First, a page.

Friday, May 2, 2014

Inside the Slidy Diner, Laurel Snyder

Title:  Inside the Slidy Diner
Author:  Laurel Snyder
Publisher: Tricycle Press
Year: 2008
Pages:  32
Genre:  Fantasy
Themes:  Imagination
Age Range:  2nd-5th Grade

Meet Edie, who visited the Slidy Diner and was never able to leave.  She'd really like for you to join her there.  Edie recounts her many experiences living at the Slidy Diner, a place where the old men at the counter smell like mice, and you don't want to know what the crunchy topping is on the pumpkin asparagus pie.  Snyder has created a creepy, gross, slightly dark world that kids who are into creepy and gross will definitely love.

I LOVE this book!  I was introduced to it by a very good friend of mine as a part of a writing training, and I have used it every year since when teaching how to write good descriptions.  Snyder's use of language is stunning.  She describes the colors on the wall as "the color of your grandma's slippers", and some of the dishes on the menu are Lumps and Dumplins and Greasily Niblets.  This book is definitely sort of gross, but in a more mature way than your average Captain Underpants.  Not that I have a problem with Captain Underpants, mind you, but that grossness is more designed to appeal to the sense of humor of the average eight year old boy, whereas the grossness in The Slidy Diner is more designed to create this slightly malevolent, grimly humorous mood throughout the whole story.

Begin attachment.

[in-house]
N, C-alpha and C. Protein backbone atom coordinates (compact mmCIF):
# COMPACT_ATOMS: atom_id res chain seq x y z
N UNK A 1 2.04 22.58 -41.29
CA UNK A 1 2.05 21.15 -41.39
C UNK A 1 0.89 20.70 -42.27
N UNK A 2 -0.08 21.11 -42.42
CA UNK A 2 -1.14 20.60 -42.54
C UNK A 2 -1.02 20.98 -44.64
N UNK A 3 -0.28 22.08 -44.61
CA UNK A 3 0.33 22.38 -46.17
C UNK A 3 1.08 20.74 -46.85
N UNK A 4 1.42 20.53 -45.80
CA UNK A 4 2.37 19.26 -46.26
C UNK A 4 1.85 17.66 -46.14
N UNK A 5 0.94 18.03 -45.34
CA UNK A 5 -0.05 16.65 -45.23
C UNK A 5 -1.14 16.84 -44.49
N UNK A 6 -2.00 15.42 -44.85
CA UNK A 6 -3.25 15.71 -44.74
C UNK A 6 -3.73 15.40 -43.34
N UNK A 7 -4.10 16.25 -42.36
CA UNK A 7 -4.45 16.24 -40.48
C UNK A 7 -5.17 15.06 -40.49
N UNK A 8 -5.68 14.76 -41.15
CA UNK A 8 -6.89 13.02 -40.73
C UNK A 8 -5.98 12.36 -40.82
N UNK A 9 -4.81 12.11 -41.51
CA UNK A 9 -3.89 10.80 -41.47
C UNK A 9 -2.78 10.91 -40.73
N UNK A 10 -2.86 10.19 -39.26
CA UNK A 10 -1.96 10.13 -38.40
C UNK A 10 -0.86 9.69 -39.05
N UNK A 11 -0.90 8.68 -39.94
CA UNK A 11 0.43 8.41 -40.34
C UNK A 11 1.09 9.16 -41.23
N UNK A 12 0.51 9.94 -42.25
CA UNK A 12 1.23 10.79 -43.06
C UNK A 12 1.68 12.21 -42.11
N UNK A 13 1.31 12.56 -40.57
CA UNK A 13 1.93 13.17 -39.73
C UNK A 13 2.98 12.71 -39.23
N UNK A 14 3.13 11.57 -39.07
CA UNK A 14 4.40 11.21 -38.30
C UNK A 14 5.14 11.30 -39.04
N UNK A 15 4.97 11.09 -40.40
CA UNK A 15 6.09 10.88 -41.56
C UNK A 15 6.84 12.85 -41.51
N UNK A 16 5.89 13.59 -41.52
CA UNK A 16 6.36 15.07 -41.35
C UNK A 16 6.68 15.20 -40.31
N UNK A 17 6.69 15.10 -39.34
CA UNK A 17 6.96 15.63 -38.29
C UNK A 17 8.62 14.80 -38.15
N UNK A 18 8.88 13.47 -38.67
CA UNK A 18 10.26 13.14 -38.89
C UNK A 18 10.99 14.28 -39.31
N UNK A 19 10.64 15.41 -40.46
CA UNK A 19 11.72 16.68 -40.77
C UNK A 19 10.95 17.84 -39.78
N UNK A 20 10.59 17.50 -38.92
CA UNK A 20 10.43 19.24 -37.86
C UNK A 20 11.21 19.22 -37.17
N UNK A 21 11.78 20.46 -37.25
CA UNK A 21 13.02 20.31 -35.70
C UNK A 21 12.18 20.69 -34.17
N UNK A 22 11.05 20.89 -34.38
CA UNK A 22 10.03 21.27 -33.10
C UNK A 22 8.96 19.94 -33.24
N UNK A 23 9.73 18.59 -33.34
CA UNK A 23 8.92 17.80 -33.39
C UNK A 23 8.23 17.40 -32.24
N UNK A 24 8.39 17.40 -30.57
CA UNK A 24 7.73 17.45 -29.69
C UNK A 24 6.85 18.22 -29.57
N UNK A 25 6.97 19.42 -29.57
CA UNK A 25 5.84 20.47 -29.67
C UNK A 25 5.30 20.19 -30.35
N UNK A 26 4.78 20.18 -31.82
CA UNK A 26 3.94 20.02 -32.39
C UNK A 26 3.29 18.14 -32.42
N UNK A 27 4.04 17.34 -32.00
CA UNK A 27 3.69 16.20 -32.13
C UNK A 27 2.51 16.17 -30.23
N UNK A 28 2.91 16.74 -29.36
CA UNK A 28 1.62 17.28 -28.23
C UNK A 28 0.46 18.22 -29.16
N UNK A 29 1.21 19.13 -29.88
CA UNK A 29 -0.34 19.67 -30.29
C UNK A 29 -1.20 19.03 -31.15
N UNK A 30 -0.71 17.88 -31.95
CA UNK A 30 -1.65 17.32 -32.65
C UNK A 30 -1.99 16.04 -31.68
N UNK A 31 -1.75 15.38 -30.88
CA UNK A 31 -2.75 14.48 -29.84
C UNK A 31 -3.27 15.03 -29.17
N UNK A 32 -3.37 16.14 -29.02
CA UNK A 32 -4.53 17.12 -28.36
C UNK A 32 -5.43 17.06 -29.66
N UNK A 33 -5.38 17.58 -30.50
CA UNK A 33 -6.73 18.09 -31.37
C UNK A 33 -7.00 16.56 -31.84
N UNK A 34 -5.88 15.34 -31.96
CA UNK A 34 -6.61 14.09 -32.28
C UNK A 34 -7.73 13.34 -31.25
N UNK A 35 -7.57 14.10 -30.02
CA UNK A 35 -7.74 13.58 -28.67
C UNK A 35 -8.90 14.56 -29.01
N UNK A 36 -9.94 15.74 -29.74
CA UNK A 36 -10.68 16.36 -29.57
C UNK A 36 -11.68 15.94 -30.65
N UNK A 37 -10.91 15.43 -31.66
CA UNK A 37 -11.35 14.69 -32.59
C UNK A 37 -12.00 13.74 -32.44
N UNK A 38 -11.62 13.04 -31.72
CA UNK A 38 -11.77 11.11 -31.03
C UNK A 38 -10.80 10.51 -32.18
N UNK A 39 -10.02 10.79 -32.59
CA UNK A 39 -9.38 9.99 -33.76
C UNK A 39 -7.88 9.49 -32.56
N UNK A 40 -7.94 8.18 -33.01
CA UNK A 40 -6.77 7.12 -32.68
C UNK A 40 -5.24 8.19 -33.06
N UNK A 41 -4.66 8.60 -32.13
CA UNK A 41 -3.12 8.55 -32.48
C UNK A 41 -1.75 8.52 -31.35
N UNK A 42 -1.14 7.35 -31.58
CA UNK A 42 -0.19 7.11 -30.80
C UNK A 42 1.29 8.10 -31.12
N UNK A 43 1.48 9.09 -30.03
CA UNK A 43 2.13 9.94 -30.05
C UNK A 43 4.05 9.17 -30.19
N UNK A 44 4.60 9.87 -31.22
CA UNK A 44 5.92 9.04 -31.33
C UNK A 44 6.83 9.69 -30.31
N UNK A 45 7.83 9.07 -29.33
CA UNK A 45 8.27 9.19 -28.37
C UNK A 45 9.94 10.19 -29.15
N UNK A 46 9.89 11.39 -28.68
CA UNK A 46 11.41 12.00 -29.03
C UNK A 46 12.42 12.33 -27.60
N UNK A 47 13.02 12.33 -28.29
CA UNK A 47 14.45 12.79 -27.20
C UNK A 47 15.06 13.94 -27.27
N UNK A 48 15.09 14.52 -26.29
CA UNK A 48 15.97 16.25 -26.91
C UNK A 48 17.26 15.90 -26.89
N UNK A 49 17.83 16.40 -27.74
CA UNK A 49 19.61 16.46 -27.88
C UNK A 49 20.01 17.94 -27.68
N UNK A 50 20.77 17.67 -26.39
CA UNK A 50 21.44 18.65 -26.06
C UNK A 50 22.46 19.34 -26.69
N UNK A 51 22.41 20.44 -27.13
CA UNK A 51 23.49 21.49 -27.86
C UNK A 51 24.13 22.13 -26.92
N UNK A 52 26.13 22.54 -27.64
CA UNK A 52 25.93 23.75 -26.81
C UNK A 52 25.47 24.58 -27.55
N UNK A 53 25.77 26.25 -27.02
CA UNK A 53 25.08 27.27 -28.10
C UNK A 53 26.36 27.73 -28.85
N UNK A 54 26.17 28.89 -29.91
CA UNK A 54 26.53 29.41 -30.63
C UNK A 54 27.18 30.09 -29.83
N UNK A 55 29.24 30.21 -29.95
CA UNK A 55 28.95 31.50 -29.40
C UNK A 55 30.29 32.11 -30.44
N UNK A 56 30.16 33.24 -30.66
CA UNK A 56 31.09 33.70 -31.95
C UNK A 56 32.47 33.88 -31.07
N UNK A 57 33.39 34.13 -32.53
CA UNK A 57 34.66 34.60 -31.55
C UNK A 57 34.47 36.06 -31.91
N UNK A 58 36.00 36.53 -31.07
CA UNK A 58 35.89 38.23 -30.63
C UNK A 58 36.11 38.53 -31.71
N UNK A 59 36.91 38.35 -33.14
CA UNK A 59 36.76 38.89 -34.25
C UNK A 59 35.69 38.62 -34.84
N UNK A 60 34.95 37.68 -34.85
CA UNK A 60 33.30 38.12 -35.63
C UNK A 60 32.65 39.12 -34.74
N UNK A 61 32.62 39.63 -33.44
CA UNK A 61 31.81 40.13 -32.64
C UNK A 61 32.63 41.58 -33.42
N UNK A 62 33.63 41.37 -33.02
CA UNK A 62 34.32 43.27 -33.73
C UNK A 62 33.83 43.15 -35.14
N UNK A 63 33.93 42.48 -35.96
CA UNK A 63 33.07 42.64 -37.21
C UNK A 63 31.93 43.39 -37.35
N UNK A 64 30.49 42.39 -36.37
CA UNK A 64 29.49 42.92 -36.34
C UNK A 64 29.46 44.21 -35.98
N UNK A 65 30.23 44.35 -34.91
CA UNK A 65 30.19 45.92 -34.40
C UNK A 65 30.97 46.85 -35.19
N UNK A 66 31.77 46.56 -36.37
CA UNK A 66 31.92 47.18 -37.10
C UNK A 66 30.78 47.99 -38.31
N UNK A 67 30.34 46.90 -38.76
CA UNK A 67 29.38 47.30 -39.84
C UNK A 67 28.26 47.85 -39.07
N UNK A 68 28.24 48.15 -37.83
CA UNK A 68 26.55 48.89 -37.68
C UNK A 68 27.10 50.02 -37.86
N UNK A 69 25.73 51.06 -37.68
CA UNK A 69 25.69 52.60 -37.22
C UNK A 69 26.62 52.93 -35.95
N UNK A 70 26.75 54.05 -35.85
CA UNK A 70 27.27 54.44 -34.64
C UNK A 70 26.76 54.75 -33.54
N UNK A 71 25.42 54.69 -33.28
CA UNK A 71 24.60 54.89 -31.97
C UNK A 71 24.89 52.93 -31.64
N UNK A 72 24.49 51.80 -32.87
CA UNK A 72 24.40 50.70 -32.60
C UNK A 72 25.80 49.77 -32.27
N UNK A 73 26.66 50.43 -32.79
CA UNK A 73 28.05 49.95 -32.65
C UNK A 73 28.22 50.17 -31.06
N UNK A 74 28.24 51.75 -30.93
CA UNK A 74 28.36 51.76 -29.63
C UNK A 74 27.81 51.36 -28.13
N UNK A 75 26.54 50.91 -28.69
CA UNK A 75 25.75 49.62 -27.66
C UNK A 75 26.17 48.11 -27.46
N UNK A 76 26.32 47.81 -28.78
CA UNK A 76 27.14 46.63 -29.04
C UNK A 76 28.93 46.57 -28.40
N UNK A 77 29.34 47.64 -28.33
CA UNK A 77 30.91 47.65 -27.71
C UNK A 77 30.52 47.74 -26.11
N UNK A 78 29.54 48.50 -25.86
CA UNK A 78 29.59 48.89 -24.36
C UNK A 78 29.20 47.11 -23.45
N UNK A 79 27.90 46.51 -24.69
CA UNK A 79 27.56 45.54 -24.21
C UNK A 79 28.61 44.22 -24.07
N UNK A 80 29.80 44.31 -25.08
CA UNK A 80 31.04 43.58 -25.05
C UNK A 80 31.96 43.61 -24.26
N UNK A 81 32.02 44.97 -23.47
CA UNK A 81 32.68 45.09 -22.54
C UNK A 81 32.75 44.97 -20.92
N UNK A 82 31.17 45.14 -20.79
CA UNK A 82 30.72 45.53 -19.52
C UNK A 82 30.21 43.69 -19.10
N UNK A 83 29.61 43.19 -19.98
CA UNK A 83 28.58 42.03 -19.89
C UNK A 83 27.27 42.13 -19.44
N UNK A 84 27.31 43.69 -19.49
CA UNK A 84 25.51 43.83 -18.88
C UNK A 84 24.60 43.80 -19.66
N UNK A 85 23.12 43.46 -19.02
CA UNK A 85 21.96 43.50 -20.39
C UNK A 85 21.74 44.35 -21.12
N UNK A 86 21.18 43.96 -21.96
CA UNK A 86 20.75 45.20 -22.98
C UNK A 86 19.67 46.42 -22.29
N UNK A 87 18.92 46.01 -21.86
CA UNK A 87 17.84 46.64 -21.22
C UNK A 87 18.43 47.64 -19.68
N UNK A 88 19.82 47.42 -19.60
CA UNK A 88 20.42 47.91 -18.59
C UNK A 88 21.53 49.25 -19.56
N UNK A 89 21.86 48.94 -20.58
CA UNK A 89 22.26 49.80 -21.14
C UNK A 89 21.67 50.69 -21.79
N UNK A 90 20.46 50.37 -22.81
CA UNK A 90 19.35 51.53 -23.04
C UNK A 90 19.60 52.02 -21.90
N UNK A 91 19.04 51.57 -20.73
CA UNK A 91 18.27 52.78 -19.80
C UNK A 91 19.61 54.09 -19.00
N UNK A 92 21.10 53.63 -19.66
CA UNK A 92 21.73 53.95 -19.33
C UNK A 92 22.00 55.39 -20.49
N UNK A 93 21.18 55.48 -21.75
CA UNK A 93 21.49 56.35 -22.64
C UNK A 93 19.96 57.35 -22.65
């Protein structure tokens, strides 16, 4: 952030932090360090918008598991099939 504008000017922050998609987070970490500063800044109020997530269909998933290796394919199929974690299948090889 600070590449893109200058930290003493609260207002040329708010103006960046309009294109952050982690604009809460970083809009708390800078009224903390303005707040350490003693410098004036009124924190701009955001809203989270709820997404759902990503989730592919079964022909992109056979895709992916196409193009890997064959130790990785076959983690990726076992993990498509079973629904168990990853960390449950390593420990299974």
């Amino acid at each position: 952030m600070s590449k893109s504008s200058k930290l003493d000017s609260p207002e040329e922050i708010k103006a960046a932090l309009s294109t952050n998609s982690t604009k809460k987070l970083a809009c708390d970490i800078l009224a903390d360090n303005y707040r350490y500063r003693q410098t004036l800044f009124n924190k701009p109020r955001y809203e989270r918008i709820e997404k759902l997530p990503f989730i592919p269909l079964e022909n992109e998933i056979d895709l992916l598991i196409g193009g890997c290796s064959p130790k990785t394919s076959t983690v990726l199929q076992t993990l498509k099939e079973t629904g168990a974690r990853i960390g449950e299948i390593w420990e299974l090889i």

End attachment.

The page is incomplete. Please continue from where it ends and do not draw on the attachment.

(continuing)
After reading this book with students, I bring in a collection of restaurant menus, and we analyze the way that menu descriptions are different than, say, an essay.  Then the students imagine a meal that might be served at The Slidy Diner, and after they draw it they write their own menu description.  I have yet to have a class that didn't get totally into this activity.  They love coming up with gross meals like "spaghetti and eyeballs" or "toenail and booger stew".  The trick is to describe them so that people would actually want to order them!
Given the rich language of the story, I think that this book could also work as a close reading lesson, either as a read aloud or an independent read. So invite your students into the world of The Slidy Diner, where there are "dark blue secrets and silver whispers"

Teacher Resources:
Laurel Snyder's Website

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